In recent years, efforts are being made to provide palliative care to patients with chronic diseases other than malignant neoplasms with unfavorable prognosis, including patients with chronic obstructive pulmonary disease. In this group of patients, both the quality of life and the prognosis are poor. Unfortunately, patients do not receive proper care, even though progressive COPD causes nearly as many deaths as lung cancer.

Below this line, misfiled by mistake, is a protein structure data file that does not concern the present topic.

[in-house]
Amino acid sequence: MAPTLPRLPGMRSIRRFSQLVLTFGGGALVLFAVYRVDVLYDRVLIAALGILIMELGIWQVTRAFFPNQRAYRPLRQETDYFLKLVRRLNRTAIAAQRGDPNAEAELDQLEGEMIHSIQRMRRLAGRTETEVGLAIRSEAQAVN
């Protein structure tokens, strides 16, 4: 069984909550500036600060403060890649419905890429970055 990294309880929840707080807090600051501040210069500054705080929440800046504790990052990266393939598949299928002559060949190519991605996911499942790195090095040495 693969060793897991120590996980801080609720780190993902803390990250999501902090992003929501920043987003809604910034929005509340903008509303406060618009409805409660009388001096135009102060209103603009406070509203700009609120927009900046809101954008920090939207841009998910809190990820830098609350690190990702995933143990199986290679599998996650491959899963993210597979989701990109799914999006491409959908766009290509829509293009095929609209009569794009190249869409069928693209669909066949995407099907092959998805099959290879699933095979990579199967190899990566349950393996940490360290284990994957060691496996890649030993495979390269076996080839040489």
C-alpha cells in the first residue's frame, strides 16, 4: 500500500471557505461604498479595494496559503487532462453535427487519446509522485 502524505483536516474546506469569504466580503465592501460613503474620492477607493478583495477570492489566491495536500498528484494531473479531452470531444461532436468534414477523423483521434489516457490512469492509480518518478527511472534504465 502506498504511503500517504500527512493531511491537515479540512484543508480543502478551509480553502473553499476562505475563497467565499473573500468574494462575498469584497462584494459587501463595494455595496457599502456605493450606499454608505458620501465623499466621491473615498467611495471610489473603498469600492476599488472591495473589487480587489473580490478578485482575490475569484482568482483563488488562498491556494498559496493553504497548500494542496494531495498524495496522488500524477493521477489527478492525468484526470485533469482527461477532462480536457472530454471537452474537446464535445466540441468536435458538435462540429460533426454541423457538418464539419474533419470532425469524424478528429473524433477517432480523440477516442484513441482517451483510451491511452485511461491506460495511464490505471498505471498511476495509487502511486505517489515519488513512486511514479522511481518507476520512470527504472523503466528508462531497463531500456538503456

The suffering of those dying from COPD is no less than that of those dying from cancer. The main problems are: shortness of breath, coughing, fatigue, depression, as well as emotional and psychosocial problems. The needs of patients with severe COPD are essentially “palliative”, so the main emphasis is on the quality of the ending life. It should be emphasized that palliative care does not only mean proper treatment of somatic symptoms. Patients require a holistic, multidisciplinary approach to implementing a model of care focused on the needs of the patient and his loved ones.